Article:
Saturday, November 03, 2007

King Tide Review In Drum

KING TIDE

Griffin Theatre’s world premiere of Katherine Thomson’s King Tide is quality, home-grown drama exploring what motivates us and what defines us. It’s a play about division and acceptance and honesty. It’s both straightforward and complex and it pulls off an admirable blend of personal drama and social observation.

Sal used to be a hard-hitting political journalist, however two years after the drowning death of her son she is withdrawn and still in mourning at her beach-side holiday home. Daughter Beck takes in a mysterious Japanese boarder while hatching a plan to change the direction of her future. Although she excels at marine biology, she has decided that idealism is not the way of her future and that saving the world can wait until after she has made her first million. Enter Sal’s brother Jack (a Wheat Board guy) and his new hard-as-glass, grab-it-while-you-can girlfriend to pave the golden path to Beck’s future, and suddenly Sal is not just mourning the loss of her son but also time not spent with her daughter, as well as the loss of idealism and passion in younger generations and society generally.

Hmm. It all sounds a bit earnest, doesn’t it? Well it kind of is, in a good way, but it’s also - at just the right moments - really quite funny, the humour deftly breaking what might otherwise run the risk of being a bit of a diatribe. None of the characters are what they first seem – except for Jack’s bauble girlfriend who so accurately represents the increasing superficiality of modern life... the kind of woman who probably thinks the real estate section of The Herald is erotic literature. Each of the characters reveals more of their true nature as the play unfolds, ensuring a speedy momentum in this seemingly slow-moving story.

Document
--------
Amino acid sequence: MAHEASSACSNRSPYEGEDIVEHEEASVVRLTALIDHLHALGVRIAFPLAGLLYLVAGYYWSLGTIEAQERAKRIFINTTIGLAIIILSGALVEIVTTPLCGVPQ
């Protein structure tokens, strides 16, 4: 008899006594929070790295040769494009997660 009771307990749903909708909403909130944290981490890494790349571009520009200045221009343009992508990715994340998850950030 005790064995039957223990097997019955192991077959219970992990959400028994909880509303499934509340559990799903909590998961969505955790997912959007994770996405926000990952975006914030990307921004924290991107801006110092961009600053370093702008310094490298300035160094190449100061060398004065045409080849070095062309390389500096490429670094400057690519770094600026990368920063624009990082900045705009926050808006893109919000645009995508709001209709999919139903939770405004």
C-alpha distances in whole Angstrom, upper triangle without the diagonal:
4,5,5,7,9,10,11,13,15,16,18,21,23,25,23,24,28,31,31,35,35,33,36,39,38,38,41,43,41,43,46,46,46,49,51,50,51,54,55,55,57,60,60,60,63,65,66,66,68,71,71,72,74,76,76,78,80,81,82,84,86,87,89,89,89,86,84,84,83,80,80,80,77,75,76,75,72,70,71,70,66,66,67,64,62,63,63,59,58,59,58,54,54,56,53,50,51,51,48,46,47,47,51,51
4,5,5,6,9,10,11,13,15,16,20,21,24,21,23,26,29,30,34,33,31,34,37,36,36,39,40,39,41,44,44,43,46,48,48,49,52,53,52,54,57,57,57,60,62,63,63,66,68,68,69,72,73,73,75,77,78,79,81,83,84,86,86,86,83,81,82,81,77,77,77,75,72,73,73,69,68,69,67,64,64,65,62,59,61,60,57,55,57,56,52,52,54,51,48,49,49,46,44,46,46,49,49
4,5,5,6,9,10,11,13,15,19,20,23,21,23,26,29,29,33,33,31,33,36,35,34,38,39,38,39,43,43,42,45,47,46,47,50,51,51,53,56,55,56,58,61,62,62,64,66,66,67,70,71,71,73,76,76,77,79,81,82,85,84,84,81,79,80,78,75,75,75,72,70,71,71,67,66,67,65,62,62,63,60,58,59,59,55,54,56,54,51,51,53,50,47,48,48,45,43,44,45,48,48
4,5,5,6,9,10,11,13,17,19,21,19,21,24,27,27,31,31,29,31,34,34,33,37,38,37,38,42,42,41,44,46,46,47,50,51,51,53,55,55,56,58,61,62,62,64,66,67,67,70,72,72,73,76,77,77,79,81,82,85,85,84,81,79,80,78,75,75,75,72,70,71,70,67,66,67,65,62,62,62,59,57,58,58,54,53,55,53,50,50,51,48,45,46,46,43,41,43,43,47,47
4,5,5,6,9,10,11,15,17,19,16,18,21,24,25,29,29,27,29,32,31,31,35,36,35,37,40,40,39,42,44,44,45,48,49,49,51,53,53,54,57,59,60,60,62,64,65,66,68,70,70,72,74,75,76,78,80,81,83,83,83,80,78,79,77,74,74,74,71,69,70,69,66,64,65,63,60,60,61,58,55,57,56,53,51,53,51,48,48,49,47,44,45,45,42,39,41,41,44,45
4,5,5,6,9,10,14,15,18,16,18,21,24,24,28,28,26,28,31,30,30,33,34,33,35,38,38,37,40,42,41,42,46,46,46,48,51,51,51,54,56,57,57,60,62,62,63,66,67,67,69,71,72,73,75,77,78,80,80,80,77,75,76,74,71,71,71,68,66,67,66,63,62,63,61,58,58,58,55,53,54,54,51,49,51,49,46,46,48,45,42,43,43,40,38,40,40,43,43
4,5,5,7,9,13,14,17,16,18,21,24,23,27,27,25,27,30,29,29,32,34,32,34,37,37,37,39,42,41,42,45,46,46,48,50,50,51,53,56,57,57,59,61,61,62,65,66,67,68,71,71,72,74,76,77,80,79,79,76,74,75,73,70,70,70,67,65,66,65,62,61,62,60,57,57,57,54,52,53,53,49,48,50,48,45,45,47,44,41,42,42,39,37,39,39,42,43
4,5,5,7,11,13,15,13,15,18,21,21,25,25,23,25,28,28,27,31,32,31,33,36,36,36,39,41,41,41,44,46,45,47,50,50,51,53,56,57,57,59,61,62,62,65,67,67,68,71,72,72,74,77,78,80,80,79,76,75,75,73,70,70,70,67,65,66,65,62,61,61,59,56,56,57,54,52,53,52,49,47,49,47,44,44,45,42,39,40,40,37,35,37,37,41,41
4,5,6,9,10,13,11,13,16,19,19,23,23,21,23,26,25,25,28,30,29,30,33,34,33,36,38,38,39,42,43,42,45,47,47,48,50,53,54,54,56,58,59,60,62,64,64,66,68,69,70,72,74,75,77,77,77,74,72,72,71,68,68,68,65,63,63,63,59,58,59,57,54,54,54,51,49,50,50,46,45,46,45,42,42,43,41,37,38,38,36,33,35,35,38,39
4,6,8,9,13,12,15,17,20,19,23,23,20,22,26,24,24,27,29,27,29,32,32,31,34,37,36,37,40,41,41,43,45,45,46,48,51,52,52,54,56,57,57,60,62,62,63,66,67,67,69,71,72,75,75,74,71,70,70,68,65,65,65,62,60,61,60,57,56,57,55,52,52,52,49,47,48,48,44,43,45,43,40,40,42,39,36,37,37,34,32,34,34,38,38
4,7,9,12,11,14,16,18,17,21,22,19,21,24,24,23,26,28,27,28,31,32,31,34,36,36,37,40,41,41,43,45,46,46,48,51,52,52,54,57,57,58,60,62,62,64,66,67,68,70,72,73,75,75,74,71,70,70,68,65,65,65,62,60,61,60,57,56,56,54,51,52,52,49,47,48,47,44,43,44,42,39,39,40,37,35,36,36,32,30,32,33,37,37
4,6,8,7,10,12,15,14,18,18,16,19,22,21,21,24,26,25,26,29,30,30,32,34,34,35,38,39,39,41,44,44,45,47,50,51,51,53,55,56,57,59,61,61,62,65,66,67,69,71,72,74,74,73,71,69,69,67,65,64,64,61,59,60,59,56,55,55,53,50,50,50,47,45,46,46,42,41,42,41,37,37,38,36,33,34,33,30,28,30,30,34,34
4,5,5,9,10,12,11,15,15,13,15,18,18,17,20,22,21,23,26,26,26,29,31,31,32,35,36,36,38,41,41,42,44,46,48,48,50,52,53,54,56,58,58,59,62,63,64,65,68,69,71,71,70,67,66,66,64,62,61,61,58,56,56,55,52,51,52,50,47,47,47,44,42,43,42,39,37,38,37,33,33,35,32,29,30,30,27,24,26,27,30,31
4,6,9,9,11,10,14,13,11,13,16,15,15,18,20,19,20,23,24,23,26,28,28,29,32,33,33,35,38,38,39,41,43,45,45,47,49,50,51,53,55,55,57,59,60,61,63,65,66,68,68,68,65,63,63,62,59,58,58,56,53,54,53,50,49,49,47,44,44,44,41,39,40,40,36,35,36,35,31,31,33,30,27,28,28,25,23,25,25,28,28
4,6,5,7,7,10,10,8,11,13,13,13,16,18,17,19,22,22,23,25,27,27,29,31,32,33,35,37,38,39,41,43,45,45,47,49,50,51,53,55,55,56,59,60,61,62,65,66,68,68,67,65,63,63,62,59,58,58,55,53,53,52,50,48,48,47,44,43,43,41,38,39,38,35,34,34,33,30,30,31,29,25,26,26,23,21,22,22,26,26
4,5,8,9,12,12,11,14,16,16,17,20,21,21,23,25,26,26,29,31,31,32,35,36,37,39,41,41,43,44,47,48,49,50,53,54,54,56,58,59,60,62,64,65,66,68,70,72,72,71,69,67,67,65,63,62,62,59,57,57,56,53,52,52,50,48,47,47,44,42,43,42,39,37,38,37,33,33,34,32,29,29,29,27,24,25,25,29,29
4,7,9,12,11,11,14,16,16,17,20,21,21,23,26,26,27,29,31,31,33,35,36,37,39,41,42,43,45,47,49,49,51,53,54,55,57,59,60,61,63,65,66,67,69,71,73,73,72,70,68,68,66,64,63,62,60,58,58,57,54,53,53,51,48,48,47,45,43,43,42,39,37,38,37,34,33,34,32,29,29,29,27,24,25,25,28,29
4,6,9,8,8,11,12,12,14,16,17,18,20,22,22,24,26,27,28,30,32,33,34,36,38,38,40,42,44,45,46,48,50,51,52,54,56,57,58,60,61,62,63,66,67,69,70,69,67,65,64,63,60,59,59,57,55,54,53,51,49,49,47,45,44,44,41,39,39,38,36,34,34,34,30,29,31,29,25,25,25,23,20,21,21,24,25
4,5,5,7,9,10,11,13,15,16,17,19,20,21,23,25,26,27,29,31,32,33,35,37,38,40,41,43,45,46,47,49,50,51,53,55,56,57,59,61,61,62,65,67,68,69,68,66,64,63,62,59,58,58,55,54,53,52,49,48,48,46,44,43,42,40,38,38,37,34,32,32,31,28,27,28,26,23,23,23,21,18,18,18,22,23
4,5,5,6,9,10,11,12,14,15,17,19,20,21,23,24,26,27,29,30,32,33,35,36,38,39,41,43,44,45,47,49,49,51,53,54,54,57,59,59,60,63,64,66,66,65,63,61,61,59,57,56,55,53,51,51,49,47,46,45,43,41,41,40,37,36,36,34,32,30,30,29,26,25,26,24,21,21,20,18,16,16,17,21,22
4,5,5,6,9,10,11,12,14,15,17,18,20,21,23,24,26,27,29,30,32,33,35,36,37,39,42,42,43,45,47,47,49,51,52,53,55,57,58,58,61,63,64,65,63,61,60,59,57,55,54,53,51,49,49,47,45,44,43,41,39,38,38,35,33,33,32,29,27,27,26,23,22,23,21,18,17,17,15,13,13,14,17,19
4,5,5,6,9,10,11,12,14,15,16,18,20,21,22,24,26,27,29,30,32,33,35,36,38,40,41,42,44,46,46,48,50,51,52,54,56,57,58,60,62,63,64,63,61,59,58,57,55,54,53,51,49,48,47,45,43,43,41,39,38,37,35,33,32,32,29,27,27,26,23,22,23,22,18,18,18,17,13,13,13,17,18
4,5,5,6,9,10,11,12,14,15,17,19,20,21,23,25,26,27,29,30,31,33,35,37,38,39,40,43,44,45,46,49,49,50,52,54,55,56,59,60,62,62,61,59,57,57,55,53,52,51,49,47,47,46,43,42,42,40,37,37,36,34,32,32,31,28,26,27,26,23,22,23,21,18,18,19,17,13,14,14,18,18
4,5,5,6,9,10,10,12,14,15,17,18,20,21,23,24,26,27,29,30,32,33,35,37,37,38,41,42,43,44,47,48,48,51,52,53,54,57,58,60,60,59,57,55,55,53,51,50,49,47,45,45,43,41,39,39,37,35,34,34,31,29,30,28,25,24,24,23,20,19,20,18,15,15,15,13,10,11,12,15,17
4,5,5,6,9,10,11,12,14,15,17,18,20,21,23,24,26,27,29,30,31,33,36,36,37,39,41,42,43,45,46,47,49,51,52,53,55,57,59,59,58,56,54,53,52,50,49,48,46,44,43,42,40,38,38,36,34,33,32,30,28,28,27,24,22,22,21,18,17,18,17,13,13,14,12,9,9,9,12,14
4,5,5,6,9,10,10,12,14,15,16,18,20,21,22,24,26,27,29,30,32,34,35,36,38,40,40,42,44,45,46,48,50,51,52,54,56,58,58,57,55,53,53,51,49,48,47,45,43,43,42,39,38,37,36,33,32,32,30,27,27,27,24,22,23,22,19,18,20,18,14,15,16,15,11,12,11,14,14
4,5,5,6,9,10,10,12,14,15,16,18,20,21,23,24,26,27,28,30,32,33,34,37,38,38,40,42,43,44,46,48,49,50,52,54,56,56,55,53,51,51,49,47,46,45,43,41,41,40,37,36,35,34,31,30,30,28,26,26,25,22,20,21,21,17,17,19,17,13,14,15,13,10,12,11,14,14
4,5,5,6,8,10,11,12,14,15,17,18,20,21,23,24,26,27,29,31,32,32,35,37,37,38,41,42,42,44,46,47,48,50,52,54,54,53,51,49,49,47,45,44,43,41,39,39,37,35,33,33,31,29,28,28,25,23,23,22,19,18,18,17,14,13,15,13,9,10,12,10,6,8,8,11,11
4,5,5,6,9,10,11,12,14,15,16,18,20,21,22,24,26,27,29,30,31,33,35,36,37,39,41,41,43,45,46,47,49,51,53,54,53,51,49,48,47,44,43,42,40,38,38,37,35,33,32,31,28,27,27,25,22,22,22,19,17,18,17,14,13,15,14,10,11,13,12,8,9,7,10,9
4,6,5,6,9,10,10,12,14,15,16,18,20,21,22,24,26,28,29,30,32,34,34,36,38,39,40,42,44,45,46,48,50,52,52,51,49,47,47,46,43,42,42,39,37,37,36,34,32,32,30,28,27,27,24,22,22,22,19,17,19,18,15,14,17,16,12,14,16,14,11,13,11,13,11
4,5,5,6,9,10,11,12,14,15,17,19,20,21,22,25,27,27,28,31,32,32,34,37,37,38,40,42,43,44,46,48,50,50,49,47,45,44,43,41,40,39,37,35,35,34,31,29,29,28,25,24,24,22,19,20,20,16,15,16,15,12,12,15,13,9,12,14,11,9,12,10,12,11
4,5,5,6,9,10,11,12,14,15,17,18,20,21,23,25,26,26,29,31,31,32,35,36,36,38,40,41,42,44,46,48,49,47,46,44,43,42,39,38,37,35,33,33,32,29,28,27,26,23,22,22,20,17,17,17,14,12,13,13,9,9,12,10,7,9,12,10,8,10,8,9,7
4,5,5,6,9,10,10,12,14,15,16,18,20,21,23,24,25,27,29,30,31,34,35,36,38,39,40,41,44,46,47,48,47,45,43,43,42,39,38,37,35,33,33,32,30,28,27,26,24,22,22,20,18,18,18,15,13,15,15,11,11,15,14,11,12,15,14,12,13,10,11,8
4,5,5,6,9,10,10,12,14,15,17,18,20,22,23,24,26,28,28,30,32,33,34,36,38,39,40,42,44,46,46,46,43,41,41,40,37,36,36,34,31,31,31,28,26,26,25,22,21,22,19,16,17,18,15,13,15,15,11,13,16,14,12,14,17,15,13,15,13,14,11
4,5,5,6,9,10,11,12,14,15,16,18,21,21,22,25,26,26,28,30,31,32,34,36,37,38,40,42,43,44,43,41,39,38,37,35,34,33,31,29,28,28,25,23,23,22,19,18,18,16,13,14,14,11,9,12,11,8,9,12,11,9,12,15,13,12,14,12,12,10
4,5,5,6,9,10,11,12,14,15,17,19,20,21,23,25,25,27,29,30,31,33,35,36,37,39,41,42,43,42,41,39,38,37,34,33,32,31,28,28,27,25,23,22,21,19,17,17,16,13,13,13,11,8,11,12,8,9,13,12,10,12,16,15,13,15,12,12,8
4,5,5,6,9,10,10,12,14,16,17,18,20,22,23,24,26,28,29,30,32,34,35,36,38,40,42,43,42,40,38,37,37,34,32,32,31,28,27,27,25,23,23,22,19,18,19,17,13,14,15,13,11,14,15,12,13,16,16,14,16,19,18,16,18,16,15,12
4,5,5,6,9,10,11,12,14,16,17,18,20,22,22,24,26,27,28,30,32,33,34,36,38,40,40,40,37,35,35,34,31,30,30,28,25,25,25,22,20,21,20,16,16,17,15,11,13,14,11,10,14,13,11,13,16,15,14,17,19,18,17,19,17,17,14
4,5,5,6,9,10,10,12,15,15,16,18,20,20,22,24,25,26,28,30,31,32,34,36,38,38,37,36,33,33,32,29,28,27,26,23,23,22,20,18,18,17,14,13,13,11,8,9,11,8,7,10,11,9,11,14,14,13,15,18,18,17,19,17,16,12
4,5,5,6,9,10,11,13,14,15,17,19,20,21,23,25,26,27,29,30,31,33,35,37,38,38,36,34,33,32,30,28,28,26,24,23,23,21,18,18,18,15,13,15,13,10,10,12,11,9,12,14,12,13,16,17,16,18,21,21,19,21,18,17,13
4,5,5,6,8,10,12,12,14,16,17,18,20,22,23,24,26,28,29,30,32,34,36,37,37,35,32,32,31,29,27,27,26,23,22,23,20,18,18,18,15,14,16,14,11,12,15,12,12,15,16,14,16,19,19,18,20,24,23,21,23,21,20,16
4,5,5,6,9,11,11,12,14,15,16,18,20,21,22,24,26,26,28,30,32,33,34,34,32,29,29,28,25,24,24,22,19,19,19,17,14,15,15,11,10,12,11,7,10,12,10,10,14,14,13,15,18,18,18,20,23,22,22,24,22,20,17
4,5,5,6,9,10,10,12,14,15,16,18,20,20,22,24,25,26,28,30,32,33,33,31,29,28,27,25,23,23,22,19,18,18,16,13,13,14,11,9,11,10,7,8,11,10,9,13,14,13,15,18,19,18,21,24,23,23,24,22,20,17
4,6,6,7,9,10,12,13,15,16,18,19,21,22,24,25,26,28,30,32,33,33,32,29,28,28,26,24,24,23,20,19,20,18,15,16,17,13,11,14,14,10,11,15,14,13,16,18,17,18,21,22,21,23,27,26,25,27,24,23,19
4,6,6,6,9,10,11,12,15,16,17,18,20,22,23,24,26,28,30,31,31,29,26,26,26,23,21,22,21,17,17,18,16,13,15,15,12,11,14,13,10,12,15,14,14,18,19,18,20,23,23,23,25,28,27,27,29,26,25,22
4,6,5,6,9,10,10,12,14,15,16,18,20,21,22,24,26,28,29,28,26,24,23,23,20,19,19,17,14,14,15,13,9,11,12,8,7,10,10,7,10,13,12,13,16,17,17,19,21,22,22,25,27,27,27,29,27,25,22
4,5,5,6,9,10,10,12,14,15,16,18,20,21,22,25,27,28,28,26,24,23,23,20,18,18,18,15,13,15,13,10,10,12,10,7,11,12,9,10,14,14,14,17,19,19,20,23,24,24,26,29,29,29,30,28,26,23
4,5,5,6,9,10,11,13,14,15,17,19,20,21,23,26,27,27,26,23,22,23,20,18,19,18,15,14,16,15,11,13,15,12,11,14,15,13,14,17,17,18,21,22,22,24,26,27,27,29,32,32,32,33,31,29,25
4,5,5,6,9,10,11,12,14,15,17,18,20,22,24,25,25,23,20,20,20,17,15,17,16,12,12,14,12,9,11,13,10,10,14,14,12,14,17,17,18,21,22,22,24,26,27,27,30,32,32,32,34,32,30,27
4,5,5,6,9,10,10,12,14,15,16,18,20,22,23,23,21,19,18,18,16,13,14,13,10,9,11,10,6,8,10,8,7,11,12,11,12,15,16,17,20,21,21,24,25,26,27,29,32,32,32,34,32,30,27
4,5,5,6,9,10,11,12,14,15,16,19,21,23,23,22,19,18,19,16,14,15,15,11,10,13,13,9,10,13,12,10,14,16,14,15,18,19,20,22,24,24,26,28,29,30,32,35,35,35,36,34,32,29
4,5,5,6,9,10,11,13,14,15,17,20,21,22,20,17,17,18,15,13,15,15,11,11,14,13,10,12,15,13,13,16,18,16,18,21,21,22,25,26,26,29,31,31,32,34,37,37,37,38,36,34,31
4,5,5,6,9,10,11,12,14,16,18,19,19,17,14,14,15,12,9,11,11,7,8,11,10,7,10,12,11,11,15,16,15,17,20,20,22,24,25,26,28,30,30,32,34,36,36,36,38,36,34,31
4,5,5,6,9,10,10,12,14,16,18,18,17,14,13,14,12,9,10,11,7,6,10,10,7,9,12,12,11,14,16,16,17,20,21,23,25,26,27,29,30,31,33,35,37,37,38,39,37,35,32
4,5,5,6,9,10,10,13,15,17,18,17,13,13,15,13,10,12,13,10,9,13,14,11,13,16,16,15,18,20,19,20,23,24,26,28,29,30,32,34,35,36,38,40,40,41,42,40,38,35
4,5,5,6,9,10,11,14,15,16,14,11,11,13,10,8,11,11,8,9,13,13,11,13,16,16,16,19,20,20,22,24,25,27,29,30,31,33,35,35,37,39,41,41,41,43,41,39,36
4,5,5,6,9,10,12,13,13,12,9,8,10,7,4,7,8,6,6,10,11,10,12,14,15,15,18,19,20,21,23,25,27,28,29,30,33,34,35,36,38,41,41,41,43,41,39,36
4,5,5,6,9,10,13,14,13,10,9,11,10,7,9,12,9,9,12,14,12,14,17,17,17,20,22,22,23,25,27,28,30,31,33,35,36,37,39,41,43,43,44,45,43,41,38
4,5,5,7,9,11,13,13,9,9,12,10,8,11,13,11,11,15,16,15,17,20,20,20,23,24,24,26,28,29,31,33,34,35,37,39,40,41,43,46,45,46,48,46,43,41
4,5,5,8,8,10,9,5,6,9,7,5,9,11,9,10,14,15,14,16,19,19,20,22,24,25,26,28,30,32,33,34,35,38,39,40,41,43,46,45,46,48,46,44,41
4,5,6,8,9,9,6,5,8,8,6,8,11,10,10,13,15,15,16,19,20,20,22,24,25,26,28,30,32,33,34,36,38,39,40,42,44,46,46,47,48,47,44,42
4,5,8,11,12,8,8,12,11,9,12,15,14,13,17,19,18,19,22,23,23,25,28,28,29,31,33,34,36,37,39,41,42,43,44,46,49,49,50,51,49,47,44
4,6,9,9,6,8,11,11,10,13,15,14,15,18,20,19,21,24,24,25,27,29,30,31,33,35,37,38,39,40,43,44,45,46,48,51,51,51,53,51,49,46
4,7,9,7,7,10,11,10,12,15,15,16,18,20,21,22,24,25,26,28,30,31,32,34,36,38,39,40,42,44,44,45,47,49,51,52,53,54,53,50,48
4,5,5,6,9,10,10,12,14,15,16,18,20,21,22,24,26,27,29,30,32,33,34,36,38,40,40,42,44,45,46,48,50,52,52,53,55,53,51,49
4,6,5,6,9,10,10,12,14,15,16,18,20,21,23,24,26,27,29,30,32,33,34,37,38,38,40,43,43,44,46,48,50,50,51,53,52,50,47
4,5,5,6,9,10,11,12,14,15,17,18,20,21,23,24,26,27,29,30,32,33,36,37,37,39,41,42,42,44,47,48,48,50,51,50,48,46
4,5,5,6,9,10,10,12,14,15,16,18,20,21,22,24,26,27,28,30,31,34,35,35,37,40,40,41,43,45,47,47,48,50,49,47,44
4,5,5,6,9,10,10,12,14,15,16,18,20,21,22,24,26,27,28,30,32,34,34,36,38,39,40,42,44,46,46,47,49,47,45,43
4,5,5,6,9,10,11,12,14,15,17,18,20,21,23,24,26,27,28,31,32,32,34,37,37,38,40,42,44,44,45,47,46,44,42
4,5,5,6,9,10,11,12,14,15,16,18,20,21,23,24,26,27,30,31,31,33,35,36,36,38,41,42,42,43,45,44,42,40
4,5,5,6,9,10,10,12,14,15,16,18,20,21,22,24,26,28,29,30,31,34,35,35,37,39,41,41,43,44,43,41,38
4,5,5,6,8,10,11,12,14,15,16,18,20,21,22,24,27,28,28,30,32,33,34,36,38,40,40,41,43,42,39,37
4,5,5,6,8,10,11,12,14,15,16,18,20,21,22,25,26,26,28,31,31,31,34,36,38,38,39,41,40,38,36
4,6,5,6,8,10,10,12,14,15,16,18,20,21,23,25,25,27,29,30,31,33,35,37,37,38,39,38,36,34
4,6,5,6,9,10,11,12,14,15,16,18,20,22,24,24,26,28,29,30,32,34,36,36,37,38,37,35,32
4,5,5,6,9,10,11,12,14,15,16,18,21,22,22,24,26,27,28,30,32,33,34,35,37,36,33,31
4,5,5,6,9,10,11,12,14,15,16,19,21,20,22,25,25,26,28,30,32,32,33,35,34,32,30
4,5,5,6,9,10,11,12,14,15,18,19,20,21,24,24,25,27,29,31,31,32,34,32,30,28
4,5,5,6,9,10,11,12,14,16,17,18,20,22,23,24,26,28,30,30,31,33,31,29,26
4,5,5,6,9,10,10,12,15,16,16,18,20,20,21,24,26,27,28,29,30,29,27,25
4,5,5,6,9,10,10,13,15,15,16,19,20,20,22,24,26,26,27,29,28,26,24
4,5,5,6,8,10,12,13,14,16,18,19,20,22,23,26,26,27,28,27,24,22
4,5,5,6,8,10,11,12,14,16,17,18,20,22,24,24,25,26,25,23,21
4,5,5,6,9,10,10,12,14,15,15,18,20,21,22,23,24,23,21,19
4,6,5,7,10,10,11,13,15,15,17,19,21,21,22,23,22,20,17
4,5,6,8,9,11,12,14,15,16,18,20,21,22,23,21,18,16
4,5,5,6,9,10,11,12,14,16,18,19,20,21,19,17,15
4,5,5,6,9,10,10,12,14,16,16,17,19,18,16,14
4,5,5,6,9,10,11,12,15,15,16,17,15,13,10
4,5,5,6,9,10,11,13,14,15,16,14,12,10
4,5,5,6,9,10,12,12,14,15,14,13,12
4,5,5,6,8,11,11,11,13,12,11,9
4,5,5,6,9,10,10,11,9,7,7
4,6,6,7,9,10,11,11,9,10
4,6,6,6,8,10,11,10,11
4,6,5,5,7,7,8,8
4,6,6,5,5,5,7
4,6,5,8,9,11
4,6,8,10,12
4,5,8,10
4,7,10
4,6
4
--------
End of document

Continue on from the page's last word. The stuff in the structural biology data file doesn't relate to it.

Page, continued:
I really enjoyed the larger story of King Tide as well as admiring the writing itself, with some of the dialogue sounding like the narrative from your favourite novel. There’s some exquisitely drawn imagery here, and some deft handling of all aspects of a production that stays with you like good theatre should.

At SBW Stables Theatre until 24 November.

LEE BEMROSE

2 comments:

Guyana-Gyal said...

Ever thought of writing some plays and getting them produced too, Lee? I have a feeling you'd be good.

quick said...

I think of these things all the time, GG. It's getting around to doing them that is the bugger. I was supposed to start my crime novel in a proper way this year. Didn't happen. I've had many ideas for plays, haven't written them.

On a scale of one to ten I am reasonably useless.